3.4 Who can negotiate to purchase real property? The Regional Senior Realty Officer, or the Supervisory Realty Specialist/Realty Officer in Wetland Acquisition Offices, must negotiate or supervise negotiations for the purchase of lands or interests in lands. If one of the above assigns this responsibility to a staff member, he or she must be particularly adept at dealing with the public. You cannot be a negotiator if you do not have special training to deal with the public or do not have a thorough knowledge of Service acquisition policies and procedures. If you negotiate on the property, you cannot do the appraisal for the property. If you negotiate to acquire the property, you should avoid determining the relocation benefits for that same property. If it is necessary for you to do both, you must remain fair and neutral and consider each process independently from the other. Provide relocation information to potential displaced persons early in the negotiation process. (See Relocation Handbook.)
3.5 How should negotiators prepare? You must:
A. Be familiar with the Land Protection Plan so that you can carry out negotiations consistent with the Plan. (See 341 FW 1, Policy and Responsibilities, and 341 FW 2, Land Acquisition Planning, for additional information on Land Protection Plans.)
B. Be knowledgeable about the project area and the individual owners. You must prepare a land status map and assign each tract of an ownership a number. (See paragraph 3.16 and 343 FW 3). If possible, you should also learn what you can about economic conditions, existing industry, productivity of the land, products having commercial value, etc., in the surrounding vicinity. You should review and be knowledgeable of the Realty Land Acquisition Feasibility Report prepared during the planning stage. (See 341 FW 2.)
C. Get a copy of the approved appraisal reports and other pertinent data regarding the individual tracts and the project. You must be thoroughly familiar with all the important points in the appraisal report. To ensure that you treat landowners fairly, you must keep up with changes in the market that could affect the value of the property and point out any inconsistencies to the Senior Regional Realty Officer.
D. Search county records and prepare abstract copies of any instruments that show the owner holds title to the lands involved. You need to note any outstanding liens of record and exceptions of title. You can find this information in an abstract of title or preliminary title insurance policy, sometimes referred to as a title insurance binder. You must have the landowner verify these liens and exceptions and reference them in the purchase agreement when appropriate. If title examination uncovers outstanding rights of way and easements that are not referred to in the purchase agreement, the Regional Director must execute a certificate concerning the rights of way, easements, and reservations. If you identify ownership under a Contract for Deed, the owners of the contract must sign the purchase agreement.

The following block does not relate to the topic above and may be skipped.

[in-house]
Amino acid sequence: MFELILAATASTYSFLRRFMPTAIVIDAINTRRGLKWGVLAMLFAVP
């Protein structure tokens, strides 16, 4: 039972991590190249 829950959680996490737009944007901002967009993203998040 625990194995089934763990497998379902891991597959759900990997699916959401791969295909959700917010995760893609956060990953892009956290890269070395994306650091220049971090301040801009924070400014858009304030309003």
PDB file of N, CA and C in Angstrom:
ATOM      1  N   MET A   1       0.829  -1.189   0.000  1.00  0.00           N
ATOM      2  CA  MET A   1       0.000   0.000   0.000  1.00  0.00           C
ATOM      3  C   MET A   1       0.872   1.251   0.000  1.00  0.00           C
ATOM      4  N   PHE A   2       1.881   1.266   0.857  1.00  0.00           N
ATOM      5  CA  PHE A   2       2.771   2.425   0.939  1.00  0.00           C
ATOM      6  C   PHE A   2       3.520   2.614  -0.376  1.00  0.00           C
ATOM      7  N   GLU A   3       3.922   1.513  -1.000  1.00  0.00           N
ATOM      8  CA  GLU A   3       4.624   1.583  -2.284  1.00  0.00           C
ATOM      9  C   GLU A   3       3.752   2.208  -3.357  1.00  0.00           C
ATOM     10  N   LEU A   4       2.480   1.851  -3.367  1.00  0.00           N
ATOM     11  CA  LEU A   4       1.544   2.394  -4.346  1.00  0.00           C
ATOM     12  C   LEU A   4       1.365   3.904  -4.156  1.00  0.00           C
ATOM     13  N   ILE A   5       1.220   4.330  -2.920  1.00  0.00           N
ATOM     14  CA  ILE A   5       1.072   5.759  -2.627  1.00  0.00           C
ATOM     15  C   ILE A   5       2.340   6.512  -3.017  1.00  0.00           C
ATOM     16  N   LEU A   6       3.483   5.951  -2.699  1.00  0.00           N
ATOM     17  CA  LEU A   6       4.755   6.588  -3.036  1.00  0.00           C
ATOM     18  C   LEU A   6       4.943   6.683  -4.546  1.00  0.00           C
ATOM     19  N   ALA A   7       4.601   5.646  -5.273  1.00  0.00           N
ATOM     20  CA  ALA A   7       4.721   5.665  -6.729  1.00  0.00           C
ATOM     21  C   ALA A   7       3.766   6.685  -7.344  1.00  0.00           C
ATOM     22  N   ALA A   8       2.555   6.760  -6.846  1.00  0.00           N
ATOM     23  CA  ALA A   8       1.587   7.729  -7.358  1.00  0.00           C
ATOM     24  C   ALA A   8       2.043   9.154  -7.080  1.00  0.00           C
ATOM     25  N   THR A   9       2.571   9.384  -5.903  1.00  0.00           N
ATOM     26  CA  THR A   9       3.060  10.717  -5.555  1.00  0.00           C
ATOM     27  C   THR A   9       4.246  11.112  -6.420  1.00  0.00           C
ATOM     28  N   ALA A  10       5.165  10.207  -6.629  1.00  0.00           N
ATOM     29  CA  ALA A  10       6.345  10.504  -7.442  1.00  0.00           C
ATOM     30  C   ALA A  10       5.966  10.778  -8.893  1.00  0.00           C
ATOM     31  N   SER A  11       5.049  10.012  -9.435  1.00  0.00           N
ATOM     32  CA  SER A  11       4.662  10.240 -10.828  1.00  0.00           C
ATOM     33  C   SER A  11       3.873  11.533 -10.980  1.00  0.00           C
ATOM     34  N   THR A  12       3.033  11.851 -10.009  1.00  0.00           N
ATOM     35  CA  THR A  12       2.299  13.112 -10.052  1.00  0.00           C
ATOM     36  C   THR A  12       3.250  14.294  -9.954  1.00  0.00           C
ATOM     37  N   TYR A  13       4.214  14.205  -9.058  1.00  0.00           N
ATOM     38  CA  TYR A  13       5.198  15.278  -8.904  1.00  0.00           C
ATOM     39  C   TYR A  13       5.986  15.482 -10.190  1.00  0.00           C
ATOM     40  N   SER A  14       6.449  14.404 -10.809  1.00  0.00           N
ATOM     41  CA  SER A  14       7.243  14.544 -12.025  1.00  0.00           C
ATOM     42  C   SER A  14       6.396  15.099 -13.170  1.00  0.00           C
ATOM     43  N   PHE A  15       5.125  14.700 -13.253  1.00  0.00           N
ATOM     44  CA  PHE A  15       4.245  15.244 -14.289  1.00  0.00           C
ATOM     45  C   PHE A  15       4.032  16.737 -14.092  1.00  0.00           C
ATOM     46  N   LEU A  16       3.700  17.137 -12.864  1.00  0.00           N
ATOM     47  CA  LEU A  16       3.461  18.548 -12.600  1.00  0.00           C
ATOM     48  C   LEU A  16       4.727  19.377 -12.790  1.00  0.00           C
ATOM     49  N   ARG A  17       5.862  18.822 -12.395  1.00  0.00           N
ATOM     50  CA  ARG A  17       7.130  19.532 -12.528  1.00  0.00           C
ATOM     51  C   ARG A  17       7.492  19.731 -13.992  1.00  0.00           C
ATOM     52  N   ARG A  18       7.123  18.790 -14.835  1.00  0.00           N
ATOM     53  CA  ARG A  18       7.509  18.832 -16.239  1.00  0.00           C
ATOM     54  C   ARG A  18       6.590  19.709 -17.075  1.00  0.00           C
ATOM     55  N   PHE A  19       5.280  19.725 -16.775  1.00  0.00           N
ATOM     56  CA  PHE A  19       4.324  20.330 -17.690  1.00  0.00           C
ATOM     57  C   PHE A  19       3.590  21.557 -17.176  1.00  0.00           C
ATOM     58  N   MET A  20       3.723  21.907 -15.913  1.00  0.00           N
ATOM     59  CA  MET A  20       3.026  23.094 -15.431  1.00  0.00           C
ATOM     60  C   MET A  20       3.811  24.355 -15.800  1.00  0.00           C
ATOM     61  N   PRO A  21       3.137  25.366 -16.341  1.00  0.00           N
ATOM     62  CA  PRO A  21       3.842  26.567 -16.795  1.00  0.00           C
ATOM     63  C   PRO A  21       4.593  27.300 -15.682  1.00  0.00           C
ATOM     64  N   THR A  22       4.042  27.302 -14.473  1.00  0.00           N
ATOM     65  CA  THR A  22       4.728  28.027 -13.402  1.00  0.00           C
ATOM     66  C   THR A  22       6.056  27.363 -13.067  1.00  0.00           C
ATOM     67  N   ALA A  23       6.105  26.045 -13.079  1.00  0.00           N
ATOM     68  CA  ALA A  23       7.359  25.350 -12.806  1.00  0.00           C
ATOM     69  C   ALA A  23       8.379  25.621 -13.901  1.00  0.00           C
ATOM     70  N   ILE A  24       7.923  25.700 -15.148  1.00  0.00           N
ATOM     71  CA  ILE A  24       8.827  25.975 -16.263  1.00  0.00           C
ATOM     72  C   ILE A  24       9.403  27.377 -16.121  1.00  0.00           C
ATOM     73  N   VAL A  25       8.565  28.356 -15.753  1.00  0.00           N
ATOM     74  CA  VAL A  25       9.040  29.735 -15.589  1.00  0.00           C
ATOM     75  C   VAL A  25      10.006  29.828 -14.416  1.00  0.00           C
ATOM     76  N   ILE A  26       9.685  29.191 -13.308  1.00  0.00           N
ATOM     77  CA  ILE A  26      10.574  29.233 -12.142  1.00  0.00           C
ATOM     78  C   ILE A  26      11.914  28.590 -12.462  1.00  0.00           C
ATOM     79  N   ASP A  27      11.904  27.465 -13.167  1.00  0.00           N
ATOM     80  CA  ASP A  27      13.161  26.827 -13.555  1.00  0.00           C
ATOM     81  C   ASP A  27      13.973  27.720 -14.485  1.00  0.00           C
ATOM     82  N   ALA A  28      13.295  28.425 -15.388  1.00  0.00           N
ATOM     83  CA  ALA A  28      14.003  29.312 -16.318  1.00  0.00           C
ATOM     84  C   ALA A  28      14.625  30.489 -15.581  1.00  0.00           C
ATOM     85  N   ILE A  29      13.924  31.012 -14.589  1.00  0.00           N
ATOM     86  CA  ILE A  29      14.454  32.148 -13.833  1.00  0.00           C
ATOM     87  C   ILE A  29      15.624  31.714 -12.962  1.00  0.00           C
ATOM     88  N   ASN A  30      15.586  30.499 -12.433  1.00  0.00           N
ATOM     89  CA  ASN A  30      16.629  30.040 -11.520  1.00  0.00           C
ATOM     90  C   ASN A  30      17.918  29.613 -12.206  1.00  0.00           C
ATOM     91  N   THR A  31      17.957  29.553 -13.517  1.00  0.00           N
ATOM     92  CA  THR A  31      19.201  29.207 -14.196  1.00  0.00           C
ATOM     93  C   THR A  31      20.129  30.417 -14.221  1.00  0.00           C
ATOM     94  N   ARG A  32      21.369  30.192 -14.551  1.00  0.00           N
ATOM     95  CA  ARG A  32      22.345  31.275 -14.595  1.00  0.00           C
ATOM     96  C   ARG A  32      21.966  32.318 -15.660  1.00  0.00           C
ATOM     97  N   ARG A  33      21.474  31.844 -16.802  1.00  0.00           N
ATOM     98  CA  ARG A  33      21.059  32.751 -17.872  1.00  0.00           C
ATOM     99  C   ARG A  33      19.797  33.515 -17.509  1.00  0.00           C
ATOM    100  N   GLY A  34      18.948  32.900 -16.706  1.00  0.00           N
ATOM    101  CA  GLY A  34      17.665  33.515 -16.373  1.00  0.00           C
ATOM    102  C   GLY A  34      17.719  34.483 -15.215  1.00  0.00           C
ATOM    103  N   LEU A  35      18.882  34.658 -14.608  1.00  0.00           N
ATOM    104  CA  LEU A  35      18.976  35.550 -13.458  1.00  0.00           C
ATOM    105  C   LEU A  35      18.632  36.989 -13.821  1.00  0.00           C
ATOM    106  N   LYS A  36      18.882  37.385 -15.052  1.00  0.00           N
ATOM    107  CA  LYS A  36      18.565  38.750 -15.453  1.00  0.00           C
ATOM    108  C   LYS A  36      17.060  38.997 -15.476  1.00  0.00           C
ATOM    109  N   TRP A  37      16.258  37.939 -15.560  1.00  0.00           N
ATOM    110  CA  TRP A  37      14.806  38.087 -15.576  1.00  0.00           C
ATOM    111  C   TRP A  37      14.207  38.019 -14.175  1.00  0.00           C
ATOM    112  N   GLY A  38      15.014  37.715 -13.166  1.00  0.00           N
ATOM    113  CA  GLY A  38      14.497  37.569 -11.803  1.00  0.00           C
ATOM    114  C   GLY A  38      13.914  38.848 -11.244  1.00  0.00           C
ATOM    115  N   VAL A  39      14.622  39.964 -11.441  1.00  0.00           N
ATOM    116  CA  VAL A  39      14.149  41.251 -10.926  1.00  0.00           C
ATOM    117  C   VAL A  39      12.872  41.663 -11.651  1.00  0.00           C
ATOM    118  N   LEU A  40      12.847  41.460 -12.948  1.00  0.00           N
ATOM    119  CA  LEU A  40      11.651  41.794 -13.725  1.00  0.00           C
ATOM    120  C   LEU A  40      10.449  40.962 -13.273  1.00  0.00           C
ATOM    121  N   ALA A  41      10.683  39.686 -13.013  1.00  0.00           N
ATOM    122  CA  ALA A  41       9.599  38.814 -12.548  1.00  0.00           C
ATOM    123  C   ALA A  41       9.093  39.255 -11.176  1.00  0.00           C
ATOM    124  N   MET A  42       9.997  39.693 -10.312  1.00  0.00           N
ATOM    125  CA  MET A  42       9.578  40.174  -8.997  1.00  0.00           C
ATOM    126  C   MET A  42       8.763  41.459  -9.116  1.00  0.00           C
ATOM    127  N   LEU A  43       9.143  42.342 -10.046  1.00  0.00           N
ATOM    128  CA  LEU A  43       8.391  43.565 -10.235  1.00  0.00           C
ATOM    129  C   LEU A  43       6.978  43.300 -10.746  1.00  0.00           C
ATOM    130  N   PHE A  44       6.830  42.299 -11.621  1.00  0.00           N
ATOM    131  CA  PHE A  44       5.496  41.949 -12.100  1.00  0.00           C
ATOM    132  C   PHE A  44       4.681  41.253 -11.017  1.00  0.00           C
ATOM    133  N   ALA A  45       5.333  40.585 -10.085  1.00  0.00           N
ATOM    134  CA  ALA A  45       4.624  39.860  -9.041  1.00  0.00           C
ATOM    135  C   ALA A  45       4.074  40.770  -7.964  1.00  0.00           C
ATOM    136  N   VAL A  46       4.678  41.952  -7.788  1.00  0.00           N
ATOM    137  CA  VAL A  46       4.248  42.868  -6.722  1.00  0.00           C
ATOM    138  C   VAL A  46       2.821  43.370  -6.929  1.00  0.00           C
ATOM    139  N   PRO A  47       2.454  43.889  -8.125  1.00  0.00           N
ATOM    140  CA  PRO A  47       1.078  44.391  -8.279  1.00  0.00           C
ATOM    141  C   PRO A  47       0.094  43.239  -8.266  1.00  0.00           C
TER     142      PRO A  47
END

3.6 How should I negotiate with landowners?
A. You may find that each acquisition project and each ownership within a project may represent a problem different from all others. It is impossible for us to prescribe detailed procedures where elements of human nature and diversity of physical and economic conditions are factors. Generally, however, you will find that most landowners will fall into one of the following categories: those who want to sell for various reasons; those who will sell only if the price is attractive; and those who do not wish to sell (or whom you cannot convince to sell).
B. If possible, you should inspect the property with the owner. You should avoid making any derogatory remarks and arguments. It is essential that you use tact and a friendly approach in negotiating. Ordinarily you should not reveal the appraisal report to the owner; however, when it would foster positive negotiations, you may choose to show the owner the appraisal report after consulting with the Senior Regional Realty Officer. You are not required to furnish a copy and should not do so. Owners generally know more about their property than anyone else, and you can expect that they will stress advantages and minimize disadvantages. You must be well informed on the subject property in order to discuss the situation intelligently and gain the owner's confidence. (See 342 FW 1 and 2.)
C. If the landowner points out any mistakes in the appraisal report, you must bring it to the attention of the appraiser or supervisor for correction. You should never criticize the appraisal report or the appraiser. If you have any doubts or questions, discuss them with the appraiser or supervisor. You must have a clear understanding of the appraisal report before proceeding with negotiations.
D. You should negotiate for property through personal contact; however, you may contact nonresidents by telephone and/or letter, and you may use either or both methods of communication for follow-up negotiations. You should write up the complete details of each owner contact and place your notes in the case file as soon as possible after you make contact with the owner.